After this prolonged performance piece, he plans to use his body to hatch some chicken eggs
French artist Abraham Poincheval has entombed himself in a 12-tonne rock, planning to stay inside for a week. He’s currently inside the boulder, with a space in the middle cut in the shape of his body, at Palais de Tokyo modern art museum in Paris, and is speaking to people through a small crack.
The 44-year-old artist has a supply of water, soup and dried meat, and has to store his own excrement beside him. He is keeping a diary while inside, which he plans to publish after the performance. As the Guardian reports, Poincheval described the experience like “tripping”.
“I am travelling in this rock without moving, like an astronaut,” he said. “People seem to be very touched. They come and talk into the crack, read poetry to me, or tell me about their nightmares or their dreams. They are not so much talking to me, I think, as to the stone. I am very happy that the stone has got into their heads.”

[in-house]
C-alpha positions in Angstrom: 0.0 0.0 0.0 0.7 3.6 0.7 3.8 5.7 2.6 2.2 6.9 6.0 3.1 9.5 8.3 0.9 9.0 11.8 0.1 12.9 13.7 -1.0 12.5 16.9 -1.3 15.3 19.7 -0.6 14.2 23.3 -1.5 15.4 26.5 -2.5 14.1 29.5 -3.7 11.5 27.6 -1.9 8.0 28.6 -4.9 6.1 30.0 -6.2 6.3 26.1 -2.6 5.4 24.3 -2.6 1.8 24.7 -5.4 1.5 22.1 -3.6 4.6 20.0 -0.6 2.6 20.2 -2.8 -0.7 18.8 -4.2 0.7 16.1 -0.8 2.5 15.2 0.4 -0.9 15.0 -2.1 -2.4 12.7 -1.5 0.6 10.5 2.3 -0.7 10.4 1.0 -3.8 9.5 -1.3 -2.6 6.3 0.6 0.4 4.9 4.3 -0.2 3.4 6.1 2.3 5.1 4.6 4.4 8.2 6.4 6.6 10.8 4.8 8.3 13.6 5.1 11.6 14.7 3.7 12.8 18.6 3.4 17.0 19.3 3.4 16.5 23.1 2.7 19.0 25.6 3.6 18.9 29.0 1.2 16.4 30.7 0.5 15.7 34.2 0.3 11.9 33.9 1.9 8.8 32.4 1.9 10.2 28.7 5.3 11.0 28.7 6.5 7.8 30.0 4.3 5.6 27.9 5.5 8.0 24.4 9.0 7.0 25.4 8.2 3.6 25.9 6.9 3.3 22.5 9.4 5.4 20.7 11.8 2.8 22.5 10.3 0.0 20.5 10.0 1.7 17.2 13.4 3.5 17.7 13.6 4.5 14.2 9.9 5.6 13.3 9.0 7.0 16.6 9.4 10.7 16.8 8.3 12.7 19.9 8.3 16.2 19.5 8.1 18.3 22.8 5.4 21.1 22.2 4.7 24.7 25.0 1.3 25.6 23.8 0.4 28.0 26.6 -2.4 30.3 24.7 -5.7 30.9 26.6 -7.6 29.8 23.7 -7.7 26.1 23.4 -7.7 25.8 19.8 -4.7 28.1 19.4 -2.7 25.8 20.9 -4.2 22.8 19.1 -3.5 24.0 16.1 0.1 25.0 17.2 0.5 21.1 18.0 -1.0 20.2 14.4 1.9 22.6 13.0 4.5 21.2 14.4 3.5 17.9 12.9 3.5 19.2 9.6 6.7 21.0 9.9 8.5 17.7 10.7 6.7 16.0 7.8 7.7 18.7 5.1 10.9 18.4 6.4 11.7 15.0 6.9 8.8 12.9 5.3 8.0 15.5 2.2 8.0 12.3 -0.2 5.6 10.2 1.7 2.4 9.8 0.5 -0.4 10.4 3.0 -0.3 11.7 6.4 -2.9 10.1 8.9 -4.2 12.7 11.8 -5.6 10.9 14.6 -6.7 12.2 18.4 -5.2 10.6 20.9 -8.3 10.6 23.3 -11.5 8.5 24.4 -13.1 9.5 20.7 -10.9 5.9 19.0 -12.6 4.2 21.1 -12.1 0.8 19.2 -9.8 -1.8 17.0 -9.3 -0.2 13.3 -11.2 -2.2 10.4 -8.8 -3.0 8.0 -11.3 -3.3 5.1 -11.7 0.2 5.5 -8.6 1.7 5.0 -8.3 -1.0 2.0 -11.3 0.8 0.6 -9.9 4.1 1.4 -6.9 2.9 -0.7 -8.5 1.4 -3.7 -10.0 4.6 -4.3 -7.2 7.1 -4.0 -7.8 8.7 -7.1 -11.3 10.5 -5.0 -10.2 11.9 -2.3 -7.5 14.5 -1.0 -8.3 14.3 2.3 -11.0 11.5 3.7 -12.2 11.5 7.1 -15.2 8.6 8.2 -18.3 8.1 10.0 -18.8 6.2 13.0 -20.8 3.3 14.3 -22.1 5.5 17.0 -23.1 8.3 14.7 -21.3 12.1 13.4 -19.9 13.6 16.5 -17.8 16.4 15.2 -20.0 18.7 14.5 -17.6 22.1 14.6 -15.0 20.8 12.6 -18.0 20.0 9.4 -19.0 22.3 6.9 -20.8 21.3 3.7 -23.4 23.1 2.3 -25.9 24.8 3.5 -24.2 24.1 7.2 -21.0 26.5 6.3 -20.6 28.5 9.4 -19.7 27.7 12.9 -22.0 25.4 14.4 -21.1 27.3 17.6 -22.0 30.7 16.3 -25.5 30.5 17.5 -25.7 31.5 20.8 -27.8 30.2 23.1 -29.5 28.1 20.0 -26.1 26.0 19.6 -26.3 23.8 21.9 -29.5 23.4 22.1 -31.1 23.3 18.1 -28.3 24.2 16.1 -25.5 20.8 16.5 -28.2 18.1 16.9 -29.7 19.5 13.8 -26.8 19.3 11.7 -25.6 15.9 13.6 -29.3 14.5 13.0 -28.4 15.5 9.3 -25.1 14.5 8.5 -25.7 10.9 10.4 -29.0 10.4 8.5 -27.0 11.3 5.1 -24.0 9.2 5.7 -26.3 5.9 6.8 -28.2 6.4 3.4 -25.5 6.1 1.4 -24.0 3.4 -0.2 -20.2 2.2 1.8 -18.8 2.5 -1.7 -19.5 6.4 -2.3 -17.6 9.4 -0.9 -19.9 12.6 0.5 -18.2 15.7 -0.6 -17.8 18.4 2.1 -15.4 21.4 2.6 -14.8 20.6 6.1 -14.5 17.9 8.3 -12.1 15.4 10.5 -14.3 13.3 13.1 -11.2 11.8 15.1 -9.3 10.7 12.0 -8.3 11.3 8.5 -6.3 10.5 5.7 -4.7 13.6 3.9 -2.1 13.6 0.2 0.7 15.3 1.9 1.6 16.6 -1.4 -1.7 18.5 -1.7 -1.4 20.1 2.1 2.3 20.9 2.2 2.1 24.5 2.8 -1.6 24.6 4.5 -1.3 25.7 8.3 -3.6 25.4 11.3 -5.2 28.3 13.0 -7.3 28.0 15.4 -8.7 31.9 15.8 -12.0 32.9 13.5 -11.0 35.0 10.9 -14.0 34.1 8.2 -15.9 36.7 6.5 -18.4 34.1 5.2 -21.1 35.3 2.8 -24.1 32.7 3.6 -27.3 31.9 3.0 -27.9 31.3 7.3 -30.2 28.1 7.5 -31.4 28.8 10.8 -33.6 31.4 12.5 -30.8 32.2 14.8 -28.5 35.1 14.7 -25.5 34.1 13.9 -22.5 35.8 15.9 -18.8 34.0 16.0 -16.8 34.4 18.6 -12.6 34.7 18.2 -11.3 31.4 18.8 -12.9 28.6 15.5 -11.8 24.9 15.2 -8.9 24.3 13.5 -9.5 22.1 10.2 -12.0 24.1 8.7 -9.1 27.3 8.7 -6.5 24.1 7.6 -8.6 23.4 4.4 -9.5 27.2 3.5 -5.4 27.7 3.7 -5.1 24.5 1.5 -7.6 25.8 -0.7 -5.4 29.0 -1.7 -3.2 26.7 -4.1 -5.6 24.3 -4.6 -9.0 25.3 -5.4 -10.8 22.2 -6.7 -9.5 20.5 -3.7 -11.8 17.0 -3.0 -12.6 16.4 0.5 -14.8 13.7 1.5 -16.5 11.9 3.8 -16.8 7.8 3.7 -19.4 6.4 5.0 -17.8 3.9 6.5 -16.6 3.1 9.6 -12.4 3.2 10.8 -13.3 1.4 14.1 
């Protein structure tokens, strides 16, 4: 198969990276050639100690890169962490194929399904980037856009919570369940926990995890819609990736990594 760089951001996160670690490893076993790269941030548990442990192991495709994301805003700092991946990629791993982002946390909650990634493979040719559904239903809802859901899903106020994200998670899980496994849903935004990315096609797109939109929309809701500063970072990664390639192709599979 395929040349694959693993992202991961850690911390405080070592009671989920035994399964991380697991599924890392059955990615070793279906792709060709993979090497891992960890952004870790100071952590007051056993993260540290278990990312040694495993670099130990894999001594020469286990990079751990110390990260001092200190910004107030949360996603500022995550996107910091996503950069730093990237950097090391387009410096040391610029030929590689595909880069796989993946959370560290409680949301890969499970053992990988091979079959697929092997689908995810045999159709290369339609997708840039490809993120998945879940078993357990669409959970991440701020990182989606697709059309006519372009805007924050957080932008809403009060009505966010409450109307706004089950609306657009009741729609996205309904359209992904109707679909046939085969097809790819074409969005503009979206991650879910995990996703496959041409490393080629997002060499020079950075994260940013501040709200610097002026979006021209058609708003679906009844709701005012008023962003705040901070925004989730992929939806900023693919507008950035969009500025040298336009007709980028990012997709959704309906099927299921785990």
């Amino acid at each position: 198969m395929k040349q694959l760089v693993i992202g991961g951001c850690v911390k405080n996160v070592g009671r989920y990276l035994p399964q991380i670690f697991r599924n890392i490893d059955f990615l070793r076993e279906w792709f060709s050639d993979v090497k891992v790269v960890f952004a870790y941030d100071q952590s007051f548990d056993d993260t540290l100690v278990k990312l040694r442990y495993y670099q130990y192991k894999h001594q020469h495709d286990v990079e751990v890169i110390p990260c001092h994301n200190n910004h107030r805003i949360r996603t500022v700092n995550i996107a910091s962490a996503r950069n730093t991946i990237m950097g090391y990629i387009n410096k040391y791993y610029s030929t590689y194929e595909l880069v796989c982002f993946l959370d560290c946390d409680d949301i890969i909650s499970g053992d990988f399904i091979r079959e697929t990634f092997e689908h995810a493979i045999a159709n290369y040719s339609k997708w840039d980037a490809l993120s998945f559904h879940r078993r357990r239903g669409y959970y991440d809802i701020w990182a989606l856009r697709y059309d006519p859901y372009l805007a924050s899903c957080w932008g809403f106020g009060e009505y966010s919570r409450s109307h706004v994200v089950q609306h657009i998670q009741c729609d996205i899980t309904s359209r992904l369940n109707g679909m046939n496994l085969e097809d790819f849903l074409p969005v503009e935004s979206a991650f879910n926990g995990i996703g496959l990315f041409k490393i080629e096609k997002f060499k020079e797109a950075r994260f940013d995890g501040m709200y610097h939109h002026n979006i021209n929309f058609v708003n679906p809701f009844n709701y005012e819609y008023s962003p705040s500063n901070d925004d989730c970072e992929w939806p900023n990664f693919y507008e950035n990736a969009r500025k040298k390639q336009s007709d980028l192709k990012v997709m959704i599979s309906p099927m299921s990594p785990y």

Poincheval previously completed two weeks inside a stuffed bear, eating worms and beetles to survive. He was also buried for eight days, spent a week on top of a 65-foot pole in Paris and went down the Rhone river in France in a giant plastic bottle. If he gets through this prolonged performance, he wants to hatch a dozen chicken eggs by sitting on them.
The artist related that the strange sleeping patterns are what affects him most, as he can’t tell what time of day or night it is.
“I do not feel oppressed (by the rock), I feel completely at ease, in real connection with it,” he said. “Right now, it’s sweet. Like when you are starting to climb a mountain. But I know it will get difficult.”
He told AFP: “We are already locked into our own bodies,” and referred to the boulder as a “beating heart”.
“It’s very complex. You pass from one feeling to an another. Like you are being carried away on a raft,” he said of the experience so far. “It’s like tripping. I am trying to explain (the feelings) in language but it very difficult to put down in black and white.”